Critical Shopper: Official Outfitter, Fashion Week Pit Crews By Jon Caramanica (NYTimes)
BLK DNM 237 Lafayette Street between Spring and Prince Streets, SoHo


Diesel Black Gold
Gets A New Look In SoHo
With A Contemporary Showcase


Diesel has carved out a unique position for itself with a long, continuing reign at the top of the premium denim market, but this week it is turning its focus to its Black Gold label, which pulls the brand away from its core material into the more rarefied designer arena. Though the line's women's runway show happens this afternoon, today also marks the opening of the Contemporary Showcase for Black Gold in SoHo. Regular neighborhood shoppers will recognize the Green Street address as that of the brand's former premium premium Denim Gallery, but now the Italian jeans giant has tasked interior designer Ryan Korban with transforming the space into a sleeker, more refined environment for the first and only store that exclusively carries Black Gold's men's and women's collections. Yesterday, The Shophound took a break from Fashion Week to get a preview of the new shop. As styling assistants completed fittings for today's runway show around us, Korban walked us through the transformed store, showing how he departed from his signature black and white scheme to include softer browns and beiges including zebra wood display tables, an upholstered suede wall and two huge aluminum monoliths that break up the loftlike 2,500 square feet. It all makes for a perfect setting for Black Gold designer Sophia Kokosalaki's striking collection, which, with its intricately worked leather accent pieces, will either look great with your jeans, or more likely, make you forget about denim altogether.

Click on the thumbnails below for more views of the new store
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Diesel Black Gold Contemporary Showcase opens today at 68 Greene Street between Spring and Broome Streets, SoHo.


Looking At Spring From Levi's, Dockers & A Mambo Launch With Jason Stackhouse Ryan Kwanten

Spring Previews are still coming fast and furious from brands that don't need to be bothered with the New York Fashion Week circus. In the past couple weeks, The Shophound checked out Levi's and its newly revitalized little brother Dockers as well as a new Australian line you won't find in New York City.

DockersSS12Last week, we headed over to West Chelsea, ground zero for these sorts of events, to se what was going on with Dockers. In all honesty, had this been a couple of years ago, we would only have been lured there by the promise of an open bar, free hor d'oeuvres and a lively DJ set from The Roots' ?uestlove, but suddenly, the brand credited for the shapeless chinos that gave Casual Fridays a bad name is doing collaborations with Steven Alan and GQ's Best New American Designers, a group that includes winner, T by Alexander Wang, and runners-up Patrik Ervell, Gant by Michael Bastian, Miller's Oath, Warriors of Radness, and Riviera Club. Suddenly, Dockers is kind of a cool brand, or at the very least vastly improved on the style front. Last week's preview was focused and well edited, highlighting slim, tapered khakis that gave a lift to the classic sportswear looks. There were reversible shorts, updated fitted shirts, and even the cargo shorts looked trimmed down and sleek. We're guessing that those camouflage printed khakis (pictured right) will sell out fast, so put in your orders early. For taking the trouble to go out on a stormy night, we were presented with a pair of Dockers' new slimmed down Alpha Khakis.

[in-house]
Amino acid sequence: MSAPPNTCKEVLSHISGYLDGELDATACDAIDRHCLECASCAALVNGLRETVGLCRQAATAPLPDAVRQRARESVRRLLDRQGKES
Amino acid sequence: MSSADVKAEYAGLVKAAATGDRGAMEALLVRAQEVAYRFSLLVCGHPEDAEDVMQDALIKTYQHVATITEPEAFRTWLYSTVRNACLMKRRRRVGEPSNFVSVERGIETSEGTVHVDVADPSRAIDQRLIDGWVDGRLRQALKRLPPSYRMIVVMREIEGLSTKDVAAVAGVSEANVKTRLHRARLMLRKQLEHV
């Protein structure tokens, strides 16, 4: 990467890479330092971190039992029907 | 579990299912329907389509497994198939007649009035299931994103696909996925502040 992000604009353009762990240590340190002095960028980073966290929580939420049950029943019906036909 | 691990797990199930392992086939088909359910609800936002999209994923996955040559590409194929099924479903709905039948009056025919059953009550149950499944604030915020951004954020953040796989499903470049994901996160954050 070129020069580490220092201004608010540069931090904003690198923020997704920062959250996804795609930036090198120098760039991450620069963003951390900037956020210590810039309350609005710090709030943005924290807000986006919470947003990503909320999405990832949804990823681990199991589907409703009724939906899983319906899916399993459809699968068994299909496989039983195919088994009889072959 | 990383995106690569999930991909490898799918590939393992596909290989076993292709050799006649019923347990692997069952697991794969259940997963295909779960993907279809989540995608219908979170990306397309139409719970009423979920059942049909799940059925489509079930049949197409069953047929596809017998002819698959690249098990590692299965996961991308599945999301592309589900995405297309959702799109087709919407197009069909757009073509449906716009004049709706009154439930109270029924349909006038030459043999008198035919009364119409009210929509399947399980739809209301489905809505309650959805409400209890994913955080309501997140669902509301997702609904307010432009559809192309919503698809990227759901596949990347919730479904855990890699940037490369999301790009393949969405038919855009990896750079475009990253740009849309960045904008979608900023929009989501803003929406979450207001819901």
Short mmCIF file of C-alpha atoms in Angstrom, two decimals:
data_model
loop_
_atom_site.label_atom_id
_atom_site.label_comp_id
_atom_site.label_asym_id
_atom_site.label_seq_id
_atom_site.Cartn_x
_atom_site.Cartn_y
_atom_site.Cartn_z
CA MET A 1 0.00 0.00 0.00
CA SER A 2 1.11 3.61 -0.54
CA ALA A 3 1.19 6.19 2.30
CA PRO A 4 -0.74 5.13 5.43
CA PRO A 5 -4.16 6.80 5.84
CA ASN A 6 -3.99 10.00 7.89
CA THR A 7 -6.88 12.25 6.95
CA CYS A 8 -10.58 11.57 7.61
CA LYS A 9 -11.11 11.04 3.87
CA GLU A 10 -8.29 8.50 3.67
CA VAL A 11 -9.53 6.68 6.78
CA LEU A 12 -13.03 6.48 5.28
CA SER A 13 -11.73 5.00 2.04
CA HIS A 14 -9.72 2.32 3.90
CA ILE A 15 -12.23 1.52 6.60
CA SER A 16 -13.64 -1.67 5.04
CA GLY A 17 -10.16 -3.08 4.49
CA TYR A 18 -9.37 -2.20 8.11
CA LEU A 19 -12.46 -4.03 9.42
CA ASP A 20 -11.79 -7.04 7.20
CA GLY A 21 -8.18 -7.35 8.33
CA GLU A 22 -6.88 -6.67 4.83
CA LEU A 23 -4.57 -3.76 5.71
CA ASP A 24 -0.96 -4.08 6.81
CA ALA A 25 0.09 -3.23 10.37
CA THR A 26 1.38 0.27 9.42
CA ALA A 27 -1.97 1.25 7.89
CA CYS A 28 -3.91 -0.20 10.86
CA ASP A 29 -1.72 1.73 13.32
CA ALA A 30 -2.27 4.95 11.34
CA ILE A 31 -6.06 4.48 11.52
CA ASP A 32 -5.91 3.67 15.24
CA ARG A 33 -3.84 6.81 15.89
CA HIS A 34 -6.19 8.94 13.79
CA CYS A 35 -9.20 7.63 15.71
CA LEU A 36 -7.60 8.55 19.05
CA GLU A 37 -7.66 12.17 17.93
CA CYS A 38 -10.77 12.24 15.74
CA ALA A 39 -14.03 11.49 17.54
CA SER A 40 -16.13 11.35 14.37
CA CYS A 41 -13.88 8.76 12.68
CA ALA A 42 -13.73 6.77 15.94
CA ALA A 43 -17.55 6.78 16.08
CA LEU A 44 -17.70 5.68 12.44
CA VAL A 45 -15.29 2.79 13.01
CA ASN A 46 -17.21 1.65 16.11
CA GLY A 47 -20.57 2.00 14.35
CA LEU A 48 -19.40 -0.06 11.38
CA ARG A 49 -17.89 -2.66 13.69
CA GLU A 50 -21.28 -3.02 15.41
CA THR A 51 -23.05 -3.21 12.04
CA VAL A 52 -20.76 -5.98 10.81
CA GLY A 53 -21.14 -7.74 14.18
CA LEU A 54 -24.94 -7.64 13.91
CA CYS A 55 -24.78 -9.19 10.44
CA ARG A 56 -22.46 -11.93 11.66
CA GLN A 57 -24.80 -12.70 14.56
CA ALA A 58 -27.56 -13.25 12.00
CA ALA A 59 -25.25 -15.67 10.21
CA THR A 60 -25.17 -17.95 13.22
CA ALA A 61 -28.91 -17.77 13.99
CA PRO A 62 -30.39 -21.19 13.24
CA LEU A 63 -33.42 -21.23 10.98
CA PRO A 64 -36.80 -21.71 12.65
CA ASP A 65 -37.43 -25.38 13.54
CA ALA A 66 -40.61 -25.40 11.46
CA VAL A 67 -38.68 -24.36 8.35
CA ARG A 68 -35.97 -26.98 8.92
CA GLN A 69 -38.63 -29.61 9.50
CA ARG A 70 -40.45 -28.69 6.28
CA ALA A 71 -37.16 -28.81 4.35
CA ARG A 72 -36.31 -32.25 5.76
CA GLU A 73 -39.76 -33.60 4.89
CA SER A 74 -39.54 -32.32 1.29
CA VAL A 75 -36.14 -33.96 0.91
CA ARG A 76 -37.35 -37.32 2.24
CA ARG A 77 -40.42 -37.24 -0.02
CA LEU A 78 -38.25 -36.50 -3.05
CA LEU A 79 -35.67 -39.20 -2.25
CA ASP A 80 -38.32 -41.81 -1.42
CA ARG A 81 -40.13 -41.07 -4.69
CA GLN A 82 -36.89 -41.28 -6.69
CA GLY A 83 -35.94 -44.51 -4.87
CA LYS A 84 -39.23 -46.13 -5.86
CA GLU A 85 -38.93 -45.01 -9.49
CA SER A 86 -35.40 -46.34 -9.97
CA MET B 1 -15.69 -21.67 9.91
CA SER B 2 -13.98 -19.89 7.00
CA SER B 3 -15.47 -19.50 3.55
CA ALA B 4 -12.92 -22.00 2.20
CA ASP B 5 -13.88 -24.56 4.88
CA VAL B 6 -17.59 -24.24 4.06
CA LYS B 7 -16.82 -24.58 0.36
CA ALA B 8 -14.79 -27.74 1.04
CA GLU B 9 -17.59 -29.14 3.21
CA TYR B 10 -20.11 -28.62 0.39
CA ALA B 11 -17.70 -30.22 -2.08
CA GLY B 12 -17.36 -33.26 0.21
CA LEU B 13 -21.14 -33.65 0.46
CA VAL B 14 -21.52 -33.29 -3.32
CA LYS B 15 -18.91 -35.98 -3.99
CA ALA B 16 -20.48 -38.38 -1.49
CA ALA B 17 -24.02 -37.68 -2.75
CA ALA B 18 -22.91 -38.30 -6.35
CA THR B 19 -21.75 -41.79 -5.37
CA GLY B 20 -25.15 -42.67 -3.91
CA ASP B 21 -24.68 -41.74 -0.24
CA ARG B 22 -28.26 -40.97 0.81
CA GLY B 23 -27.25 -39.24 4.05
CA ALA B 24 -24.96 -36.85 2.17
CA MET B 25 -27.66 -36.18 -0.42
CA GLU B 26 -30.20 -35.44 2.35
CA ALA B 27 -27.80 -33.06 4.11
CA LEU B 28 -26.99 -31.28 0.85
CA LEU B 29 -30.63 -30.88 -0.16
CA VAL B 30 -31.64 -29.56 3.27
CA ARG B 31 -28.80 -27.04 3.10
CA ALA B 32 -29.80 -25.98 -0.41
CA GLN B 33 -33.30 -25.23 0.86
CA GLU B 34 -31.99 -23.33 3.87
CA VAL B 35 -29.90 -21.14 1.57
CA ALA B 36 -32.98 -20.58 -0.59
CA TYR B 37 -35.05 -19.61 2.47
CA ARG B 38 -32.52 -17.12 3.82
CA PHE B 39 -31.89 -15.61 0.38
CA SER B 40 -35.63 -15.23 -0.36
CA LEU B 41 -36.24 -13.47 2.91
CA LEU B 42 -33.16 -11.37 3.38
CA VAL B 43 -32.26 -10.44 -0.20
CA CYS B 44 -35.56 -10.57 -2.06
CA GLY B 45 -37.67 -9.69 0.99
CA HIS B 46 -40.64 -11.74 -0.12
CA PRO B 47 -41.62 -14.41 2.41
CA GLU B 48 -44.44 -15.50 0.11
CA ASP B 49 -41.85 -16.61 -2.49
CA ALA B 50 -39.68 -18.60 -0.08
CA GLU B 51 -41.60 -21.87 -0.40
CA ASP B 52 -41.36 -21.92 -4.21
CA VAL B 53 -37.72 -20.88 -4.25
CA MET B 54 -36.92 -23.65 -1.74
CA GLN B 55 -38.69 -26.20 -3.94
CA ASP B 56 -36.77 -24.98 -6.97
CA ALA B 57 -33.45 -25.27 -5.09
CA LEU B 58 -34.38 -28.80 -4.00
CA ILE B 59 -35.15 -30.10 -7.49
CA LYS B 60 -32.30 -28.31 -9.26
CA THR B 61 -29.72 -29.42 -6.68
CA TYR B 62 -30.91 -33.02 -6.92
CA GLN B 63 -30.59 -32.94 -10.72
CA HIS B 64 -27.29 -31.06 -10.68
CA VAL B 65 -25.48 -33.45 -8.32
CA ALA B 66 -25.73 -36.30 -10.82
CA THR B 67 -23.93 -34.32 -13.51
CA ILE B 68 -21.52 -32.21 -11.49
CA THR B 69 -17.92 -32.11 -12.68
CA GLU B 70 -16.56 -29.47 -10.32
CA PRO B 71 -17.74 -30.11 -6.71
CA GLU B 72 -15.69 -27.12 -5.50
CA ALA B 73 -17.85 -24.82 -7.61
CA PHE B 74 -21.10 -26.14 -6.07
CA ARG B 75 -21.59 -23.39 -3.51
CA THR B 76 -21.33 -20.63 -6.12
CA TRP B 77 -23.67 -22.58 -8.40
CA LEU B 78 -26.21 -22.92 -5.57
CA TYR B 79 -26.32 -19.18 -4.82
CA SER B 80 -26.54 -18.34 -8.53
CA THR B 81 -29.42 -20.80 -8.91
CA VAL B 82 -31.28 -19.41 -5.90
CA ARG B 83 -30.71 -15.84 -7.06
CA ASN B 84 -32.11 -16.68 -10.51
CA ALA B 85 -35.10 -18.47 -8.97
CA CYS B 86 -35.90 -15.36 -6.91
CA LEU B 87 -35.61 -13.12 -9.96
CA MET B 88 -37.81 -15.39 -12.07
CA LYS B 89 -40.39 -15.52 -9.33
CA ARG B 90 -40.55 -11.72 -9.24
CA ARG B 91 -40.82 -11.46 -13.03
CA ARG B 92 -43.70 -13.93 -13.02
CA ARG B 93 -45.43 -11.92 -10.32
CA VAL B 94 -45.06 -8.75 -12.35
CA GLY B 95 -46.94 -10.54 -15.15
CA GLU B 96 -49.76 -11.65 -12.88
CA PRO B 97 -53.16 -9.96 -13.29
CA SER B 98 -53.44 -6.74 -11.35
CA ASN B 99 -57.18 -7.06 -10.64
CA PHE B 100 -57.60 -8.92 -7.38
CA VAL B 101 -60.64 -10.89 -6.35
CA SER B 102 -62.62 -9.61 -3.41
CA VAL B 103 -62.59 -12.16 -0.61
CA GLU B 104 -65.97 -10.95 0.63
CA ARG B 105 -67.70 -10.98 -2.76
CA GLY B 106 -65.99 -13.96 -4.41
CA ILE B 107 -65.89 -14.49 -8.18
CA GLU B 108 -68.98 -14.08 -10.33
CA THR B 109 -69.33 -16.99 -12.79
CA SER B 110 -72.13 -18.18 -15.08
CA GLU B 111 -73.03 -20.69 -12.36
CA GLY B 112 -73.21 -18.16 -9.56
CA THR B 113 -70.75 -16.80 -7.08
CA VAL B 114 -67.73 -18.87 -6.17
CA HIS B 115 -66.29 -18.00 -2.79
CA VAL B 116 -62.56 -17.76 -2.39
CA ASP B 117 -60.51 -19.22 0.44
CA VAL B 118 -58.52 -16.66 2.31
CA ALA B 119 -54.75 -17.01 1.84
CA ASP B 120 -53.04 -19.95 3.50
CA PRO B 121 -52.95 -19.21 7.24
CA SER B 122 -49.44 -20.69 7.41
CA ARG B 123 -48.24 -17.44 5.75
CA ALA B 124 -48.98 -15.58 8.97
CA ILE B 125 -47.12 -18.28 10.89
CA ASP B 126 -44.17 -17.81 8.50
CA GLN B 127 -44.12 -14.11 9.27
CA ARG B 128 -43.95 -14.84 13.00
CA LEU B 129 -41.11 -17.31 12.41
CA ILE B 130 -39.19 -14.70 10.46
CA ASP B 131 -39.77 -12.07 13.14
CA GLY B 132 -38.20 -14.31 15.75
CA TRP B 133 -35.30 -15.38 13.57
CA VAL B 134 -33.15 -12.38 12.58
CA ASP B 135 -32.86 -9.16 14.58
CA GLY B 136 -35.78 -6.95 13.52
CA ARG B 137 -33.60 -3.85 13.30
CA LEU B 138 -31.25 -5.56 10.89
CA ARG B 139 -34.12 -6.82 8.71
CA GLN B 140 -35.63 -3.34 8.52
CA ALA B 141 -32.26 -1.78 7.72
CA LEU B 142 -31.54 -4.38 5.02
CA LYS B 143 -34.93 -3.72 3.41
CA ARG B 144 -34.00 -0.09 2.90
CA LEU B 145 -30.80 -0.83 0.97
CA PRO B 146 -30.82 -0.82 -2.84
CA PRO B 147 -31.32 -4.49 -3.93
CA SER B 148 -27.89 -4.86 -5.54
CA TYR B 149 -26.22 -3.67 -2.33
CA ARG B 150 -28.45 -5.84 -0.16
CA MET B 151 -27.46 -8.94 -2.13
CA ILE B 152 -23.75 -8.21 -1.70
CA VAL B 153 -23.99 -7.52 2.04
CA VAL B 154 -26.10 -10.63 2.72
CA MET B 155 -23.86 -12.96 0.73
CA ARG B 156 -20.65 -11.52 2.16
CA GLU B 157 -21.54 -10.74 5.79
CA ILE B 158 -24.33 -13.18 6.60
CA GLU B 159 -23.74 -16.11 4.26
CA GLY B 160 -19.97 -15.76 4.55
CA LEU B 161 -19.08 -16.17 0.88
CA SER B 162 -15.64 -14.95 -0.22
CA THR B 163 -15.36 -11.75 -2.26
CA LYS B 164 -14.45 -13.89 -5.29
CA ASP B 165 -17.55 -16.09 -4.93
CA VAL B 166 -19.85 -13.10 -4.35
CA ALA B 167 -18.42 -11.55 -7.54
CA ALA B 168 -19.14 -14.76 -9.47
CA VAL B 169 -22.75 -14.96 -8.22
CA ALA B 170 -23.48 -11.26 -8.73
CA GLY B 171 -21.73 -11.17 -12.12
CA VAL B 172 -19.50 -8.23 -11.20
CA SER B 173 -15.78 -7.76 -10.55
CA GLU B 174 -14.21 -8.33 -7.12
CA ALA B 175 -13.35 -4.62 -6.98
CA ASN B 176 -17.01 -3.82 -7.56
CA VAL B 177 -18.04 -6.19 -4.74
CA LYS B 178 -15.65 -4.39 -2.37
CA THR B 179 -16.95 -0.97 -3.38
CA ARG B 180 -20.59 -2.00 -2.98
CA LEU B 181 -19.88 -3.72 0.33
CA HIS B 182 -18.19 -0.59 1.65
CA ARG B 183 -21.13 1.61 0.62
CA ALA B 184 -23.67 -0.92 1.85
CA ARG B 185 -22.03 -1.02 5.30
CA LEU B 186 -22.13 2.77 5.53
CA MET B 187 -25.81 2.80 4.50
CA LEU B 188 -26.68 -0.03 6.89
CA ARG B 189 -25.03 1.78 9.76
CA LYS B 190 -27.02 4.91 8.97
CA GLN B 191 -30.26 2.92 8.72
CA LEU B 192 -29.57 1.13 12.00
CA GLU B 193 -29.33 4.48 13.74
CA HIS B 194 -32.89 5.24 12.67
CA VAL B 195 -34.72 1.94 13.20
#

LevisSS12-BThis week, we headed over to Stage 37 to see what Levi's has in store for us for Spring. This season, the legendary denim brand ramped up its presentation production values in the cavernous studio. Models casually moved around between ever more elaborate vignette installations (pictured at the top) including a small house built to present the women's CurveID line. Levi's has been very skillful in mining its vast archives to take advantage of the endless trend for vintage looks. For spring, they are reviving their sixties-era Sta-Prest wrinkle-free brand as a counterpoint to the rumpled thrift-shop-hipster look. New technology has not been abandoned, however, as they are continuing their high-tech Commuter line (pictured left) for cyclists and remain committed to the Water<Less program to produce denim jeans with a minimum amount of water usage. A well received collaboration with American brand Filson will continue as part of a Made In USA program for Levi's premium lines, and there will be more selvedge denim next season for those who worry over that inner side seam on their jeans. The whole time we scarfed down some superior deviled eggs from chefs Jeremy Fox & Charlie Parker and listened to string quartet Cello Street reinterpret the music of Lady GaGa and other pop stars. Sadly, since some special ingredients were late to arrive, we missed some special Patron tequila cocktails, but we had to move on.